Latin edit

Etymology 1 edit

Perfect passive participle of tergō (I rub, wipe off, clean).

Participle edit

tersus (feminine tersa, neuter tersum); first/second-declension participle

  1. clean, neat, rubbed or wiped (off), cleansed, having been cleansed
  2. (figuratively) pure, correct, nice, terse, spruce, neat
Declension edit

First/second-declension adjective.

Number Singular Plural
Case / Gender Masculine Feminine Neuter Masculine Feminine Neuter
Nominative tersus tersa tersum tersī tersae tersa
Genitive tersī tersae tersī tersōrum tersārum tersōrum
Dative tersō tersō tersīs
Accusative tersum tersam tersum tersōs tersās tersa
Ablative tersō tersā tersō tersīs
Vocative terse tersa tersum tersī tersae tersa
Descendants edit
  • English: terse
  • Italian: terso
  • Old French: ters
  • Portuguese: terso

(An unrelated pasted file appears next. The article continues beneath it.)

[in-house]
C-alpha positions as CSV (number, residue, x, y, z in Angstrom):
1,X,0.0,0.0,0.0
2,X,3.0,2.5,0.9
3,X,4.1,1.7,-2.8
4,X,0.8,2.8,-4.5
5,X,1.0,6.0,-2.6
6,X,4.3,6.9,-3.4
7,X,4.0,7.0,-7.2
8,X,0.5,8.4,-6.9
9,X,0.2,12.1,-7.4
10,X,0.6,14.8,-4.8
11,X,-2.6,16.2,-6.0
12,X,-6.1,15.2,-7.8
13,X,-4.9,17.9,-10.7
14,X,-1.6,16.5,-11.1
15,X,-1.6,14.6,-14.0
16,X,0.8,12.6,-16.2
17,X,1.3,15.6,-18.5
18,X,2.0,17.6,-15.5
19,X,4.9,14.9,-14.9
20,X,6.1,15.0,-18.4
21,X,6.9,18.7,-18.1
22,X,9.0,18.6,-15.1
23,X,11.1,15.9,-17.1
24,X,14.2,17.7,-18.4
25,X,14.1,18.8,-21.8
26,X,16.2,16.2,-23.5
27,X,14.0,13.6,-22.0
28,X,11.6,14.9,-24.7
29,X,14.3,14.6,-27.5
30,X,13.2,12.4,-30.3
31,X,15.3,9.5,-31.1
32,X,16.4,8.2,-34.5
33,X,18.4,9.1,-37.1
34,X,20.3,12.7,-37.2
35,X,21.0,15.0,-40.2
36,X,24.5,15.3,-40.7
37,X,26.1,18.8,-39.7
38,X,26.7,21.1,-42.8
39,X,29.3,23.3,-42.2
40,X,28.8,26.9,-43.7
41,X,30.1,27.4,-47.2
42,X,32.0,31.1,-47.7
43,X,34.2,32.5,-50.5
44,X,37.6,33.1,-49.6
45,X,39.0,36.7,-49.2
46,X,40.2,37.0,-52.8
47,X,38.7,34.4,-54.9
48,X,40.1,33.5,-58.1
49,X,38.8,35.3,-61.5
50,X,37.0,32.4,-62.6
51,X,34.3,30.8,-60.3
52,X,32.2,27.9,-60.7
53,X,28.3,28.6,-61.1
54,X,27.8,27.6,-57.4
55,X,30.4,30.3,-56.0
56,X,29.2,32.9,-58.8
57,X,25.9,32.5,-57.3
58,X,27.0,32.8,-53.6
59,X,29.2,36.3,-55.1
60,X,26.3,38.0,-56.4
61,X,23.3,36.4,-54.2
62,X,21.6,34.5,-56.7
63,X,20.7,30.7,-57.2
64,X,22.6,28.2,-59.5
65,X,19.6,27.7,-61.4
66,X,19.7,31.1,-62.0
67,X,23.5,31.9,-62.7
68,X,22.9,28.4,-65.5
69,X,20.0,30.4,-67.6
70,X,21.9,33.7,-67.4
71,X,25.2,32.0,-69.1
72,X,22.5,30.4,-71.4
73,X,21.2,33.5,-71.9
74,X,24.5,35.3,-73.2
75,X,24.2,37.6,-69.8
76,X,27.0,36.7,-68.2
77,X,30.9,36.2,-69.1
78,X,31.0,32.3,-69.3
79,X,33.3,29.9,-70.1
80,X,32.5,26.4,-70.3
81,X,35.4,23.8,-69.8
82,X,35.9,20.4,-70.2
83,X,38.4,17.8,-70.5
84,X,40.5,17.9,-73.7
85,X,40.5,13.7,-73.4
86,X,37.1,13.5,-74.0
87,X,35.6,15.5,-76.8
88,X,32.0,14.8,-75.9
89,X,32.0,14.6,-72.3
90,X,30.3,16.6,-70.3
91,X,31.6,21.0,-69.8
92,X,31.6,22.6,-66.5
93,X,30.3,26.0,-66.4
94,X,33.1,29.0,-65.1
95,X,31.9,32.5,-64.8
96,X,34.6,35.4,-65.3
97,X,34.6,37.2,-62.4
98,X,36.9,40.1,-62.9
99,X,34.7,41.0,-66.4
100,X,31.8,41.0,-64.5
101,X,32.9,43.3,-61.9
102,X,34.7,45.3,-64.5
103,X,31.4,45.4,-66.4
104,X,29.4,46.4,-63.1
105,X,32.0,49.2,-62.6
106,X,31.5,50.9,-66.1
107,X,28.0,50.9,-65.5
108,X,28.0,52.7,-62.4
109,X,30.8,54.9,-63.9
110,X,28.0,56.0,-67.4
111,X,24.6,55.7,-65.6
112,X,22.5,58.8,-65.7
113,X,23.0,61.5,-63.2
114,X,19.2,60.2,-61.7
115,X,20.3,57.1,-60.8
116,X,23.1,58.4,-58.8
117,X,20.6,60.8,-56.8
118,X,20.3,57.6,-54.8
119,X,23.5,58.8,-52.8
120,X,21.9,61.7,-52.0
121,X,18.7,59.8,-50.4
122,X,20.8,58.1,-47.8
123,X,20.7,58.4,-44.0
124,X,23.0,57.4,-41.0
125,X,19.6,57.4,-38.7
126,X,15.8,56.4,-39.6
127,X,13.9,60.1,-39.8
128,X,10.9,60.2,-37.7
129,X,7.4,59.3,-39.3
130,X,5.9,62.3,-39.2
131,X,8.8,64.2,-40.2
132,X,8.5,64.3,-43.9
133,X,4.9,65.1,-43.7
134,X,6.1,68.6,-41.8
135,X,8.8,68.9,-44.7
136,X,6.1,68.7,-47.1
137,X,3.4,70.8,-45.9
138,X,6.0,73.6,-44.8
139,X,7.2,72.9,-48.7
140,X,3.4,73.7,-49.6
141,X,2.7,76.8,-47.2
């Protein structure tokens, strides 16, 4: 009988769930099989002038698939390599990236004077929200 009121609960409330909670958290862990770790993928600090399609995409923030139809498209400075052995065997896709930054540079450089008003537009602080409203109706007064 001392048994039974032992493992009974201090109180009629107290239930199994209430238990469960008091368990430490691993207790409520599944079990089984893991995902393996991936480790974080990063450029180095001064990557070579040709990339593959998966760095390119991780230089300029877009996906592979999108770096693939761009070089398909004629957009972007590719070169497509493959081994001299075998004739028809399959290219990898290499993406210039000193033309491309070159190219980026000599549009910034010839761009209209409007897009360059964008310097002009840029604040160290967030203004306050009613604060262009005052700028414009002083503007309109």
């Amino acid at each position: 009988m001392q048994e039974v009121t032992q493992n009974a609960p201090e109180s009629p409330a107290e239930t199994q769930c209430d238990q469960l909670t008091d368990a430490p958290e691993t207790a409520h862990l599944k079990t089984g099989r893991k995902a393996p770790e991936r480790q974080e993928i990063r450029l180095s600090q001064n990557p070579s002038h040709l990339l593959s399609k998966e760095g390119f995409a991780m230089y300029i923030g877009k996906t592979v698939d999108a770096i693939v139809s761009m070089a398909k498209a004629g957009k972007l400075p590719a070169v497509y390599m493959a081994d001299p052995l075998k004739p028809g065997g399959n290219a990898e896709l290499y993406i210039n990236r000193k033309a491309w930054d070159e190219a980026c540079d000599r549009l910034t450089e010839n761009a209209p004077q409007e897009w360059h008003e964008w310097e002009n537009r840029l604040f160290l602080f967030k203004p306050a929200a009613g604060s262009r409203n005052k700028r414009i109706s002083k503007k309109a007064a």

• Spanish: terso

Etymology 2 edit

From tergō (I rub, wipe off, clean).

Noun edit

tersus m (genitive tersūs); fourth declension

  1. a wiping off, cleansing
Declension edit

Fourth-declension noun.

Case Singular Plural
Nominative tersus tersūs
Genitive tersūs tersuum
Dative tersuī tersibus
Accusative tersum tersūs
Ablative tersū tersibus
Vocative tersus tersūs

References edit

  • tersus”, in Charlton T. Lewis and Charles Short (1879) A Latin Dictionary, Oxford: Clarendon Press
  • tersus”, in Charlton T. Lewis (1891) An Elementary Latin Dictionary, New York: Harper & Brothers
  • tersus in Gaffiot, Félix (1934) Dictionnaire illustré latin-français, Hachette.